The 2003 Harvard Project on Native American Economic Development highlighted the components of what defined good indigenous government, such as policies separating politics from business decisions. First Nations like Siksika Nation near Calgary already do that. Also, tough-love proponents like B.C. chief Clarence Louie and indigenous author Calvin Helin should be promoted by the AFN as models for avoiding the government dependency trap.

Actually I kinda have a girl crush on Chief Clarence Louie and have had one for a long time. But let’s remember Chief Louie has one set of conditions to work within his province of BC and all the power to him for his successes. And let’s be real – just because something works in the Okanagan Valley of BC doesn’t mean in will work in Fort Severn, Ontario. Not all communities have the same resources or capacities ....Besides I honestly thought we had moved past the rhetoric of cookie cutter solutions. (Another example of bad policy – one size fits all – cheap and quick but usually doesn’t work well or last long.) I like the way Chief Louie thinks but that’s only one way – there are lots of good ways and many successes in our communities to prove it.

Calvin is just upset he’s not the millionaire he thinks he should be. He wrote a book and called it “Dancing with Dependency” (has a nice...”aboriginal” sound to the title eh?) and made sure Joe Canadian would see it was about dependency – the public will love it – regurgitate old info and strategies like they were knew and maybe he’ll even get a few speaking engagements. Good for Calvin and his self-published book, he’s a true entrepreneur with enough failures behind him to prove it. If he keeps it up he’ll have his huge debts paid off in no time flat – and he used the “Indian Dependency” problem to do it. Thank god for the market eh Calvin? But that’s business.

3) Recognize the central role of private property in promoting indigenous prosperity. The Berlin Wall fell 20 years ago and command economies have been discredited. First Nations need realistic solutions, not pie-in-the-sky idealism about communal living. The AFN is uniquely positioned to promote private property rights within First Nations, which would allow First Nations members to secure loans and build businesses, moving toward self-reliance.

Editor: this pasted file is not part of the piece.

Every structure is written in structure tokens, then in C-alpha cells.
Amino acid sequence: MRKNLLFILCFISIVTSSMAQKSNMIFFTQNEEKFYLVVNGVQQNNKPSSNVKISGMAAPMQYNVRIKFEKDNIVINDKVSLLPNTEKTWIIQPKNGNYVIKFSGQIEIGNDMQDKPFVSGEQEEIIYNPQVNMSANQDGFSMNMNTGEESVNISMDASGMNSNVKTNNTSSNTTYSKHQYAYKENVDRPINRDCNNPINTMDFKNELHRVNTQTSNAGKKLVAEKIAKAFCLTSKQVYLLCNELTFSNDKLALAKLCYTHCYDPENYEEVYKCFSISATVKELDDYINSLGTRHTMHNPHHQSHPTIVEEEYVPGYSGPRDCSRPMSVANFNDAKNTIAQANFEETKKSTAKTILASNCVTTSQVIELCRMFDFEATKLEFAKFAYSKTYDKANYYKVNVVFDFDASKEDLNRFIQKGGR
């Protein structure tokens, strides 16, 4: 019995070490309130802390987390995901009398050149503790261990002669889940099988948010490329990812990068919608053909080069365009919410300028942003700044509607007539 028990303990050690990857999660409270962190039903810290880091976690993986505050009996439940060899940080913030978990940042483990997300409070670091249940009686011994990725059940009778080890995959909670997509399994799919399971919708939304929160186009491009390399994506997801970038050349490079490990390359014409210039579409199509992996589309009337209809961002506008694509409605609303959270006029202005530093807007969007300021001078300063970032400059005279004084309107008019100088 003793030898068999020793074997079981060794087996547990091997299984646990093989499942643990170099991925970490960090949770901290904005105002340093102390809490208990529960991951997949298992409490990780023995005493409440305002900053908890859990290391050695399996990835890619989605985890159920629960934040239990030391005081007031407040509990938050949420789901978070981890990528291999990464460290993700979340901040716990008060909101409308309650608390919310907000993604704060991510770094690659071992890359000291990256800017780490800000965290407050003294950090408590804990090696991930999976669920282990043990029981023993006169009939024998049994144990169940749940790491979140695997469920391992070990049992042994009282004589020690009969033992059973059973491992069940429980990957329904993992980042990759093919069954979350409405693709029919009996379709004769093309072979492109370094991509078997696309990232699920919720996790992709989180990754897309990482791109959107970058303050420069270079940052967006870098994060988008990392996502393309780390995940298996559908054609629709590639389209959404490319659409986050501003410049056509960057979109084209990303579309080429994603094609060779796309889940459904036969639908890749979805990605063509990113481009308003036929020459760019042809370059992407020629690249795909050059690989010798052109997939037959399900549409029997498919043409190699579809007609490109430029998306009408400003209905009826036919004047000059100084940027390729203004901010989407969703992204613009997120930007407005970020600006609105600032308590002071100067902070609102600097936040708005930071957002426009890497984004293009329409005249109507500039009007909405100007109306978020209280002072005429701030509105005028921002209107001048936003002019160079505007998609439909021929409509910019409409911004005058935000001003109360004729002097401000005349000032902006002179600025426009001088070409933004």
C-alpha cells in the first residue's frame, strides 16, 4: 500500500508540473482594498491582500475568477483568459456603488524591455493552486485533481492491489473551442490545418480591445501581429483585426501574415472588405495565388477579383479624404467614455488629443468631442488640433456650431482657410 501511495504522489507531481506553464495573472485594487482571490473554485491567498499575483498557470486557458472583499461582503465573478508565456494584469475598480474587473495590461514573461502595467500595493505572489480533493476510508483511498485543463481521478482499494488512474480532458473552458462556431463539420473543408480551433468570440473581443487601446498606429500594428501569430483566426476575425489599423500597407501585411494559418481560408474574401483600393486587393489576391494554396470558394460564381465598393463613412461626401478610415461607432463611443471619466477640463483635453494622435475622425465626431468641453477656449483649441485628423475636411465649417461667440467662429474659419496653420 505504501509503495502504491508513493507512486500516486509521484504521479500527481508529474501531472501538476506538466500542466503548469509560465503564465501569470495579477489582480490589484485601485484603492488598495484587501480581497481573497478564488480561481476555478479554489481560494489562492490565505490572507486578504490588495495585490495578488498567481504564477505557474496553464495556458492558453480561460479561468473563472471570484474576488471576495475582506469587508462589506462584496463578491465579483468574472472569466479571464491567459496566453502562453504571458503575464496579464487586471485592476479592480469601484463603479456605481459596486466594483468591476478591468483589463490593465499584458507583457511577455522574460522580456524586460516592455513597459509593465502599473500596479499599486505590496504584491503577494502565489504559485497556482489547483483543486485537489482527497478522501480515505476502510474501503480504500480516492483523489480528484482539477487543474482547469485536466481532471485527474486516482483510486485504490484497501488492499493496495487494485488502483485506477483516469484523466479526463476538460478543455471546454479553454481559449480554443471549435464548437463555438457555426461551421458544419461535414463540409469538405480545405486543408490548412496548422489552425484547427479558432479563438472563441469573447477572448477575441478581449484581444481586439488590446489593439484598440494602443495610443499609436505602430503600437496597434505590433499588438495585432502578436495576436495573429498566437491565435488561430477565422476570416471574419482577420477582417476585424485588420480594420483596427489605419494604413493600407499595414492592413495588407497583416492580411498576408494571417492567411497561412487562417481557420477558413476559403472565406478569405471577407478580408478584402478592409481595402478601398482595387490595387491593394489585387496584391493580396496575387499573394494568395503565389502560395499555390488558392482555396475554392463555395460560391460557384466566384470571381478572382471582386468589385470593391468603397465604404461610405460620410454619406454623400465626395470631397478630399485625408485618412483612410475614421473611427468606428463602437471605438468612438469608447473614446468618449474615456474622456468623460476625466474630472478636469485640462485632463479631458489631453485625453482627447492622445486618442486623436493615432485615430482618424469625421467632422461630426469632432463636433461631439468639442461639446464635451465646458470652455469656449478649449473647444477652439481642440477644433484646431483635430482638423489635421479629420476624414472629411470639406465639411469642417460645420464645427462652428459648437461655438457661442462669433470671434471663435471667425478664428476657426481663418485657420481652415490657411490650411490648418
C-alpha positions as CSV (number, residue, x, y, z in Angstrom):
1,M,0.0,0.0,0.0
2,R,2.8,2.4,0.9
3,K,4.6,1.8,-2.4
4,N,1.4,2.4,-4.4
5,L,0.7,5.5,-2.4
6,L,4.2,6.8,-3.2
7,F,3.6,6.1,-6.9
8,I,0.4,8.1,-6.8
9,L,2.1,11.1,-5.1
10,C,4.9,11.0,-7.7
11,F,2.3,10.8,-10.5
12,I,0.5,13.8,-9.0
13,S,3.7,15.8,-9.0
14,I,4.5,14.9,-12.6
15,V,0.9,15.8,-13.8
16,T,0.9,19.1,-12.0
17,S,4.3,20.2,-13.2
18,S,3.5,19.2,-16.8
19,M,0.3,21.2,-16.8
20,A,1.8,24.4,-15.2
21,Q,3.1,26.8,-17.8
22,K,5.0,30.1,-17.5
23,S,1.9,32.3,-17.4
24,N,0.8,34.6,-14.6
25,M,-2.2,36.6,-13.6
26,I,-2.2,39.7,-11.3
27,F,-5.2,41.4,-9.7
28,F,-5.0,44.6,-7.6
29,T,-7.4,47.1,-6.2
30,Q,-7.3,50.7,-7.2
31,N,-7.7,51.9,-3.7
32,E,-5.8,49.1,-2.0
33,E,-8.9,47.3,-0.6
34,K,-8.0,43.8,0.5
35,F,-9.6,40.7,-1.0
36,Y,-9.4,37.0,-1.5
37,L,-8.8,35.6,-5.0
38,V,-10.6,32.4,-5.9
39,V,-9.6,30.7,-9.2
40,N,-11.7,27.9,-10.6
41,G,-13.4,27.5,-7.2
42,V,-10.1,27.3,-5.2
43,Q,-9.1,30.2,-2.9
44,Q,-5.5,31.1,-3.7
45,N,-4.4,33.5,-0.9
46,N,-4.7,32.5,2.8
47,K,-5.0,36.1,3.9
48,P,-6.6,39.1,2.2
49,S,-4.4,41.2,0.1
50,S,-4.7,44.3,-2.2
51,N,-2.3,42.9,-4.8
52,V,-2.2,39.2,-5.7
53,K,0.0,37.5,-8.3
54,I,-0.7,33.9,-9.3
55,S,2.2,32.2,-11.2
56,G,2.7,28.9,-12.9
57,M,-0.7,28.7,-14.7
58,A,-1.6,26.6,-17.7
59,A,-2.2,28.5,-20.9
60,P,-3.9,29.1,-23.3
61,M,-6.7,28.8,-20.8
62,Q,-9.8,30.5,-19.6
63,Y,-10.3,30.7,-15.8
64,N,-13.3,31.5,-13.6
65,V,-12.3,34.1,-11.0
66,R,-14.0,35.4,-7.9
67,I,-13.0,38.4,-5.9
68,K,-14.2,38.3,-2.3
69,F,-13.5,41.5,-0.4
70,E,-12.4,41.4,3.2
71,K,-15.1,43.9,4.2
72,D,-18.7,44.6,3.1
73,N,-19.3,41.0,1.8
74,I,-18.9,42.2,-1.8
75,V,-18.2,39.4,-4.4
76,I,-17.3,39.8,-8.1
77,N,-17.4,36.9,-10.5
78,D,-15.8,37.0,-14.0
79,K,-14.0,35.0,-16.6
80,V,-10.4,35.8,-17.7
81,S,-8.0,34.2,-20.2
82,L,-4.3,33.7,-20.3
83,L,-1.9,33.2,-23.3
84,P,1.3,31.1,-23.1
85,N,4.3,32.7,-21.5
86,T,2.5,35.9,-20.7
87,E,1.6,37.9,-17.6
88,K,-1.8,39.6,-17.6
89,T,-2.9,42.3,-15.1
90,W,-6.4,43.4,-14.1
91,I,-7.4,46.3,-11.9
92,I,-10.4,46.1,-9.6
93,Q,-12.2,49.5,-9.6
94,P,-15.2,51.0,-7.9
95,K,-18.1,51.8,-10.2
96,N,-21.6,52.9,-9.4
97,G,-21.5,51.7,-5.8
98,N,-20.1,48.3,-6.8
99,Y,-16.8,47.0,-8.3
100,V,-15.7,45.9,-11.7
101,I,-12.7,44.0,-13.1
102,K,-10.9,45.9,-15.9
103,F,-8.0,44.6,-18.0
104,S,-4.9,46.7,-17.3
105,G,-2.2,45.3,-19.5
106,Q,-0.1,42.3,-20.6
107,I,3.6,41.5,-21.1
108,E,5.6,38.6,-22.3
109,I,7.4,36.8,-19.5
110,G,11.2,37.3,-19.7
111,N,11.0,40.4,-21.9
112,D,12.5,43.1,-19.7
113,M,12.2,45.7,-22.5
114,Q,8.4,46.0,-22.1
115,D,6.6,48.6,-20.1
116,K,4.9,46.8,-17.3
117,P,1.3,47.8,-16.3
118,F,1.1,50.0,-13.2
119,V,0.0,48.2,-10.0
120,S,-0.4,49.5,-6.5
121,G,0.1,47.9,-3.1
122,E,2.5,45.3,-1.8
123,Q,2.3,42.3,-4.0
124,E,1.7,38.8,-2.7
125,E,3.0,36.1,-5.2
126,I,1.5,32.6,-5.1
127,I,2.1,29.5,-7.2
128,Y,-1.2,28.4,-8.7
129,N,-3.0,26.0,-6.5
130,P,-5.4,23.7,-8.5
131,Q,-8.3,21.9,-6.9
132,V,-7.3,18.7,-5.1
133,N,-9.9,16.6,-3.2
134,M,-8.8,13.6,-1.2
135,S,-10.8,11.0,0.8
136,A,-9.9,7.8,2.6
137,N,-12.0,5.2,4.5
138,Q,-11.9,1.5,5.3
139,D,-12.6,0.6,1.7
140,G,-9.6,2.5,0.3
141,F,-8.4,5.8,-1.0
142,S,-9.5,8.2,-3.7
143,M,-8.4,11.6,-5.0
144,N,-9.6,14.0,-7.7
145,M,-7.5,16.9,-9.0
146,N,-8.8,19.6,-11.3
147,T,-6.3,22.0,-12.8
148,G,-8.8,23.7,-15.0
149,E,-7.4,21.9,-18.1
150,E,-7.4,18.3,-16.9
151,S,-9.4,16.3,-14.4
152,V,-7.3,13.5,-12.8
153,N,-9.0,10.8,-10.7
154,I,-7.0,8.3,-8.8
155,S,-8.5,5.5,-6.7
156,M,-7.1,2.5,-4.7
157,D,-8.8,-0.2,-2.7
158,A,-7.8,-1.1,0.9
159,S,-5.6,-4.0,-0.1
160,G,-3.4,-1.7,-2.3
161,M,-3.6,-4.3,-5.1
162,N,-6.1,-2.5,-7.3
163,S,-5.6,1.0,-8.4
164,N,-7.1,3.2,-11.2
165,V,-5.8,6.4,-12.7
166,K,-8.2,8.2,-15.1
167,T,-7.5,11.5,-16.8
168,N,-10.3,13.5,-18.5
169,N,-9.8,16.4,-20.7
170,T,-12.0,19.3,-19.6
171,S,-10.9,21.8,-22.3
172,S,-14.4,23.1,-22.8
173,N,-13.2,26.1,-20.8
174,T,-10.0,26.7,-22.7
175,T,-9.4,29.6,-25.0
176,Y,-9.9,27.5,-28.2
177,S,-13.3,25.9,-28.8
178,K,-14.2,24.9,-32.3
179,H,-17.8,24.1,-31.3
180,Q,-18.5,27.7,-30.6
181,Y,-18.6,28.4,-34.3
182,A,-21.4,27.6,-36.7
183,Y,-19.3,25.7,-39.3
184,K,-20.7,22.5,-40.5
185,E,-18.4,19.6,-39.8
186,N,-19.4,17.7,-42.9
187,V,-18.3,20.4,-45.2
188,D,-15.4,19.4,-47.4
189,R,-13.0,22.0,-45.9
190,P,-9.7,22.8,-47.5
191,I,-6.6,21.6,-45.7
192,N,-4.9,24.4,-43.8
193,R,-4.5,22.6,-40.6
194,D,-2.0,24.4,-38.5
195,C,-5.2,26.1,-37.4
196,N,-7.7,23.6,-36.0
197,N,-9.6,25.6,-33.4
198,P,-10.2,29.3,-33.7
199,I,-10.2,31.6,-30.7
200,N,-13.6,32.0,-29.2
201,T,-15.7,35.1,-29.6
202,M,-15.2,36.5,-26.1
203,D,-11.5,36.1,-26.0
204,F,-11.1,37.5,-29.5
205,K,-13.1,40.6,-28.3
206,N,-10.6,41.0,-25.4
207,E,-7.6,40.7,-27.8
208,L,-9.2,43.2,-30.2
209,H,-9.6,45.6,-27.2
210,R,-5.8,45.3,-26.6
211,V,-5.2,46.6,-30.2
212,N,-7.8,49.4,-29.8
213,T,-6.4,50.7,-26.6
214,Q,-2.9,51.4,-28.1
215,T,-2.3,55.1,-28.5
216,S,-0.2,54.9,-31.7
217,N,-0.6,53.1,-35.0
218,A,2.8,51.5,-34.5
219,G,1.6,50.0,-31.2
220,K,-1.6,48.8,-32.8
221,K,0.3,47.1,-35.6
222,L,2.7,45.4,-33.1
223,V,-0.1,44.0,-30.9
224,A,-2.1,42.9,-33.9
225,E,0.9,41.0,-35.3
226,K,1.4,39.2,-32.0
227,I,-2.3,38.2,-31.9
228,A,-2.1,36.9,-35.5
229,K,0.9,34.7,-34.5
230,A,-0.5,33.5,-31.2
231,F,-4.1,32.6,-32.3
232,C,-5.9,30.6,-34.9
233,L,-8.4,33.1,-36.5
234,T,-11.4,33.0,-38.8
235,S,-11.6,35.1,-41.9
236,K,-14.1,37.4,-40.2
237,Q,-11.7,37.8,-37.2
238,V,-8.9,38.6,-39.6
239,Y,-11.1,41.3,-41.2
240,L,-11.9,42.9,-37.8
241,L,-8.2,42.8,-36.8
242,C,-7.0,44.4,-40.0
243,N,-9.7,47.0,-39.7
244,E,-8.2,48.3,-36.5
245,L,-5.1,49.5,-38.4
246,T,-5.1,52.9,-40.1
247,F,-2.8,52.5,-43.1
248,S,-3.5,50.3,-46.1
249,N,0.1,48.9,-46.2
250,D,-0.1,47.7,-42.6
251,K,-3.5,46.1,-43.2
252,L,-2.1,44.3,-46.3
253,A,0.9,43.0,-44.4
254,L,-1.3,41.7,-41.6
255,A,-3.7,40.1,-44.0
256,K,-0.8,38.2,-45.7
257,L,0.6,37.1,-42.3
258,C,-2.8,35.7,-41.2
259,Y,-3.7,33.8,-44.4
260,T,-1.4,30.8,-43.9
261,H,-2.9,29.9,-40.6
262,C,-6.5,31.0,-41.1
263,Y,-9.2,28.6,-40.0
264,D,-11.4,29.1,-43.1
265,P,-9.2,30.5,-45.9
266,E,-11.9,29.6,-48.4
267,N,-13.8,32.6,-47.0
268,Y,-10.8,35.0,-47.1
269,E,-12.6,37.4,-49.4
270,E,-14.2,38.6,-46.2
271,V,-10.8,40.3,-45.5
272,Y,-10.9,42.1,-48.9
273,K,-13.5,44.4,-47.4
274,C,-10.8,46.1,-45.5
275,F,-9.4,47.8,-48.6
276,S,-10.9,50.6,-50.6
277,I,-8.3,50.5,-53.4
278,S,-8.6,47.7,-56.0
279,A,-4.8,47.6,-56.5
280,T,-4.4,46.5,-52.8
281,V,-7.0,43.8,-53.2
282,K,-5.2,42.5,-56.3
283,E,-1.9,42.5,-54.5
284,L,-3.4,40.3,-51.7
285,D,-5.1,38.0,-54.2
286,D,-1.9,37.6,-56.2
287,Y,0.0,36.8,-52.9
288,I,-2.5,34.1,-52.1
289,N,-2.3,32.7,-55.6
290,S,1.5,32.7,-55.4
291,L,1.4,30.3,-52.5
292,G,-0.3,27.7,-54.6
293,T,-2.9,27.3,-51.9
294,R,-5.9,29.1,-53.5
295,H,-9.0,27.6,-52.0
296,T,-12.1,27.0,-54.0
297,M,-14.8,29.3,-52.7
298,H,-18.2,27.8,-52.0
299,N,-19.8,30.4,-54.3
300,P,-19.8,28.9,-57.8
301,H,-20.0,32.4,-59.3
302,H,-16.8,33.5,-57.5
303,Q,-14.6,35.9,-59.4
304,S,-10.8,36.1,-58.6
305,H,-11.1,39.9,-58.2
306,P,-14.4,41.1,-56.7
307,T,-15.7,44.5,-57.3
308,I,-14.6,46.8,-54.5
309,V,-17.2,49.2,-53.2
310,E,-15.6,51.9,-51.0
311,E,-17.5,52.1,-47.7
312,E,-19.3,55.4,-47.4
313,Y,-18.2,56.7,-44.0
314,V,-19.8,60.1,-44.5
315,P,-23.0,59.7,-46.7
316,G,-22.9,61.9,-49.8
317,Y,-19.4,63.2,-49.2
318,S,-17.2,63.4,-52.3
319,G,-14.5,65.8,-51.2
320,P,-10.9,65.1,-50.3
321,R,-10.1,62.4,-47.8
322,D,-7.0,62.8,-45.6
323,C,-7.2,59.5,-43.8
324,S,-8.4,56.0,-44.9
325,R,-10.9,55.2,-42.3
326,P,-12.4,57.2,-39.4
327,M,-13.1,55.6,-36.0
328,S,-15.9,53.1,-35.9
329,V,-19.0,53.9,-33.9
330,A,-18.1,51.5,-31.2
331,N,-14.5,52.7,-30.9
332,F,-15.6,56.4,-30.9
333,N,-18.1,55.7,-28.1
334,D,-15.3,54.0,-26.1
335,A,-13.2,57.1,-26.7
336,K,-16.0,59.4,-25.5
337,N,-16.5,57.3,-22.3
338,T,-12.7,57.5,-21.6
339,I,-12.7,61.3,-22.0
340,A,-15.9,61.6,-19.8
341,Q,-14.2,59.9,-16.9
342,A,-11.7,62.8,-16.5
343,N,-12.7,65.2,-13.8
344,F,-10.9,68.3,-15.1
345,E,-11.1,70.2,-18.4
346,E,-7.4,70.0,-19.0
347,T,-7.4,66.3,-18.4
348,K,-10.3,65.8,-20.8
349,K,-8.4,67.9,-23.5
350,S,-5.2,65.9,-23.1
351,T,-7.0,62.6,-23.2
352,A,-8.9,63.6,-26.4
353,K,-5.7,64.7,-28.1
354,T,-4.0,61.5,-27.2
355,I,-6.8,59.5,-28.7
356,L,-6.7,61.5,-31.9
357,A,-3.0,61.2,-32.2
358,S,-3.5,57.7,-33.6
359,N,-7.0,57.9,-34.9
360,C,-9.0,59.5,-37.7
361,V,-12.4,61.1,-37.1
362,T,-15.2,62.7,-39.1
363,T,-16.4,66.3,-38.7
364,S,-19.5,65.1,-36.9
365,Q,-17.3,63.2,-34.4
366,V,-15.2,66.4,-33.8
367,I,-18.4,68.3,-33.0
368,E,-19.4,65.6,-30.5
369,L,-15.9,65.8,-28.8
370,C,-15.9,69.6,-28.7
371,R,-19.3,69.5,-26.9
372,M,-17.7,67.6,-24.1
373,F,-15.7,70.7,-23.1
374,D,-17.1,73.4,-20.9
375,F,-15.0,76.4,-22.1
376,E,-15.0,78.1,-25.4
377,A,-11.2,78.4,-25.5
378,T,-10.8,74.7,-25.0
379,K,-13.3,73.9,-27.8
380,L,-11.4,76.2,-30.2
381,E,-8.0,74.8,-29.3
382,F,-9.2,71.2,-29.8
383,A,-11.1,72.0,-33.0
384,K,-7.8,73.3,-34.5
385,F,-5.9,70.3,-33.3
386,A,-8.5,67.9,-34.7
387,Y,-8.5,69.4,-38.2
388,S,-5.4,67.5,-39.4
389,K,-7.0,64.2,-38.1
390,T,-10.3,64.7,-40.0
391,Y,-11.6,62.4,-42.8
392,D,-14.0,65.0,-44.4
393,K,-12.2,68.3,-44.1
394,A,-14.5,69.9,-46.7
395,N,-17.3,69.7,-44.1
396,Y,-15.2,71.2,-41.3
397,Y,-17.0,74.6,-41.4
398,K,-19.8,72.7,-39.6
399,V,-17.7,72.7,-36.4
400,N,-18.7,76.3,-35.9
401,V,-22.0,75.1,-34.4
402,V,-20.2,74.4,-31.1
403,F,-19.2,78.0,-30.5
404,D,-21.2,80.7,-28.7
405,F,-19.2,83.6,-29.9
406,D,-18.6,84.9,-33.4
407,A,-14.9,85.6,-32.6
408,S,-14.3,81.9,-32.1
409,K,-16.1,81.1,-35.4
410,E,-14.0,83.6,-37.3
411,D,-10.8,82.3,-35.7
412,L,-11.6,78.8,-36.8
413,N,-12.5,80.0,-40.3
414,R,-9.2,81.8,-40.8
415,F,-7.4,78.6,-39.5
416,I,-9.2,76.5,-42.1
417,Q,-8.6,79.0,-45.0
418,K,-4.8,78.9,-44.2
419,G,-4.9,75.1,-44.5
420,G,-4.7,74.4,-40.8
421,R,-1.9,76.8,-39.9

The Nisga'a of British Columbia are trailblazers in their current proposal to provide transferable residential property for citizens. Indigenous people must work with the private sector. Preventing development on traditional territories traps communities in poverty.

What the f.....? JQ states that the AFN is in a unique position to promote private property rights? Sounds like JQ would like to co-opt the AFN for his own personal use. The AFN is not a government – it advocates and responds to the interests of the Nations through the Chiefs. I know a lot of developers and would be cottage owners would love to get their hands on more “Indian land” but it ain’t gunna happen so put your wallet back in your pocket and quit your salivating. Let’s honour the Treaties first and live up to the original agreements.....then we’ll talk about self-reliance.

4) Lead by example and reform the AFN. Indians need to have confidence in the Assembly of First Nations, given it claims to represent them. In 2005, the AFN's Renewal Commission released a report calling for drastic reforms, including one-member, one-vote elections for national chief.

Oh crap...reform the AFN. That’s new!!! WOW. You’re so smart JQ! Over time every good incorporated institution should take out and revisit their Constitution and should update their by-laws to reflect growth or upgrades if you will. But why one member one vote? People don’t even get to vote for the Prime Minister. And how and why should the AFN be accountable to ALL the citizens of each and every First Nation. It’s the Federal Government who funds the bands.....not the AFN.
What would that change to the authorities of the AFN would they become...a government – with legislative authority that will govern over ALL the Nations? HAHAHAHAHAHAHA (can you see the Mohawks agreeing to that one?)
And just HOW will this fantasy be paid – who will pay for it? If you balk at funding the AFN to do its existing advocacy work and you agree that poverty is rampant in our communities – then I would be very interested in how much you think this will cost and how you would raise the funds to pay for this ideology ? Sure it’s an option but not a very well thought out one.